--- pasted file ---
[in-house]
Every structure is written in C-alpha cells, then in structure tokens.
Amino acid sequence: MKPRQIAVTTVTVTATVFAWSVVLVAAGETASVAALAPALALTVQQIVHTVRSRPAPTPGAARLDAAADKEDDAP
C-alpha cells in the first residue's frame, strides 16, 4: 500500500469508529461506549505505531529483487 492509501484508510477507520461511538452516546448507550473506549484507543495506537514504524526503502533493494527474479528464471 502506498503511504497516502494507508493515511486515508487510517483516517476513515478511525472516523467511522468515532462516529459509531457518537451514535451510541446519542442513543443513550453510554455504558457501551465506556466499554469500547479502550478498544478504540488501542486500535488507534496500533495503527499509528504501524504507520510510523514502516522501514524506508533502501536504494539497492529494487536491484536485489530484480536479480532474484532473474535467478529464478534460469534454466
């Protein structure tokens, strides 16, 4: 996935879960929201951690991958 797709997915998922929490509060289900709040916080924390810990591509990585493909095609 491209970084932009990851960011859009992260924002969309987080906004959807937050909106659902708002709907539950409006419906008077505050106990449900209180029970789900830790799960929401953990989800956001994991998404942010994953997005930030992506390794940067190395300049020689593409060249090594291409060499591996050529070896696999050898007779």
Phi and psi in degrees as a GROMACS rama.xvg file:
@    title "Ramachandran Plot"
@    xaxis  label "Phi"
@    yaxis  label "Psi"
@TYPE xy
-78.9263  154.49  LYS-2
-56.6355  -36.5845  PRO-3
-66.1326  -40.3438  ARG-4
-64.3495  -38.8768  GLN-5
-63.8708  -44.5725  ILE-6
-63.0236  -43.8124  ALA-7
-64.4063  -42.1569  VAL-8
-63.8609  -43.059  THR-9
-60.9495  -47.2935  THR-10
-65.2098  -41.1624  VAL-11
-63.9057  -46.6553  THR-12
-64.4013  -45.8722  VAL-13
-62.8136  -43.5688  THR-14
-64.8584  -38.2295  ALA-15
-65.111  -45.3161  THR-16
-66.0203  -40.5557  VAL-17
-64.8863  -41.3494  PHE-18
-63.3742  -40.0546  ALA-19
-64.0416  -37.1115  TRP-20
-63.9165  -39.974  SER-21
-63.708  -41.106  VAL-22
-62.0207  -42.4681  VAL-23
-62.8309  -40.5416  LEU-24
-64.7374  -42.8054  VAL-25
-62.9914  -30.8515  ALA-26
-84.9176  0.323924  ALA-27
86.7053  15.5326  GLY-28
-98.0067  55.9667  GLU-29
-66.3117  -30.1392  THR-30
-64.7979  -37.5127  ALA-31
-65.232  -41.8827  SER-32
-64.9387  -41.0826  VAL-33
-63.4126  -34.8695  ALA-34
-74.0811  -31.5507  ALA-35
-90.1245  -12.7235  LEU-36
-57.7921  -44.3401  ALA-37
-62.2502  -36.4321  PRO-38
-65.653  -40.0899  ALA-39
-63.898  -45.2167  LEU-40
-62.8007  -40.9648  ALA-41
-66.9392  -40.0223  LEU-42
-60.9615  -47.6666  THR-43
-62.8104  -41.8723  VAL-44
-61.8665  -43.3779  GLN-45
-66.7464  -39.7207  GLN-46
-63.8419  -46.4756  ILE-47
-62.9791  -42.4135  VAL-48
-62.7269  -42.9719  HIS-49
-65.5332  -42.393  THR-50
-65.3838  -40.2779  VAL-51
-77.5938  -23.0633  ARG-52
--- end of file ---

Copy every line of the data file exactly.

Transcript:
[in-house]
Every structure is written in C-alpha cells, then in structure tokens.
Amino acid sequence: MKPRQIAVTTVTVTATVFAWSVVLVAAGETASVAALAPALALTVQQIVHTVRSRPAPTPGAARLDAAADKEDDAP
C-alpha cells in the first residue's frame, strides 16, 4: 500500500469508529461506549505505531529483487 492509501484508510477507520461511538452516546448507550473506549484507543495506537514504524526503502533493494527474479528464471 502506498503511504497516502494507508493515511486515508487510517483516517476513515478511525472516523467511522468515532462516529459509531457518537451514535451510541446519542442513543443513550453510554455504558457501551465506556466499554469500547479502550478498544478504540488501542486500535488507534496500533495503527499509528504501524504507520510510523514502516522501514524506508533502501536504494539497492529494487536491484536485489530484480536479480532474484532473474535467478529464478534460469534454466
């Protein structure tokens, strides 16, 4: 996935879960929201951690991958 797709997915998922929490509060289900709040916080924390810990591509990585493909095609 491209970084932009990851960011859009992260924002969309987080906004959807937050909106659902708002709907539950409006419906008077505050106990449900209180029970789900830790799960929401953990989800956001994991998404942010994953997005930030992506390794940067190395300049020689593409060249090594291409060499591996050529070896696999050898007779």
Phi and psi in degrees as a GROMACS rama.xvg file:
@    title "Ramachandran Plot"
@    xaxis  label "Phi"
@    yaxis  label "Psi"
@TYPE xy
-78.9263  154.49  LYS-2
-56.6355  -36.5845  PRO-3
-66.1326  -40.3438  ARG-4
-64.3495  -38.8768  GLN-5
-63.8708  -44.5725  ILE-6
-63.0236  -43.8124  ALA-7
-64.4063  -42.1569  VAL-8
-63.8609  -43.059  THR-9
-60.9495  -47.2935  THR-10
-65.2098  -41.1624  VAL-11
-63.9057  -46.6553  THR-12
-64.4013  -45.8722  VAL-13
-62.8136  -43.5688  THR-14
-64.8584  -38.2295  ALA-15
-65.111  -45.3161  THR-16
-66.0203  -40.5557  VAL-17
-64.8863  -41.3494  PHE-18
-63.3742  -40.0546  ALA-19
-64.0416  -37.1115  TRP-20
-63.9165  -39.974  SER-21
-63.708  -41.106  VAL-22
-62.0207  -42.4681  VAL-23
-62.8309  -40.5416  LEU-24
-64.7374  -42.8054  VAL-25
-62.9914  -30.8515  ALA-26
-84.9176  0.323924  ALA-27
86.7053  15.5326  GLY-28
-98.0067  55.9667  GLU-29
-66.3117  -30.1392  THR-30
-64.7979  -37.5127  ALA-31
-65.232  -41.8827  SER-32
-64.9387  -41.0826  VAL-33
-63.4126  -34.8695  ALA-34
-74.0811  -31.5507  ALA-35
-90.1245  -12.7235  LEU-36
-57.7921  -44.3401  ALA-37
-62.2502  -36.4321  PRO-38
-65.653  -40.0899  ALA-39
-63.898  -45.2167  LEU-40
-62.8007  -40.9648  ALA-41
-66.9392  -40.0223  LEU-42
-60.9615  -47.6666  THR-43
-62.8104  -41.8723  VAL-44
-61.8665  -43.3779  GLN-45
-66.7464  -39.7207  GLN-46
-63.8419  -46.4756  ILE-47
-62.9791  -42.4135  VAL-48
-62.7269  -42.9719  HIS-49
-65.5332  -42.393  THR-50
-65.3838  -40.2779  VAL-51
-77.5938  -23.0633  ARG-52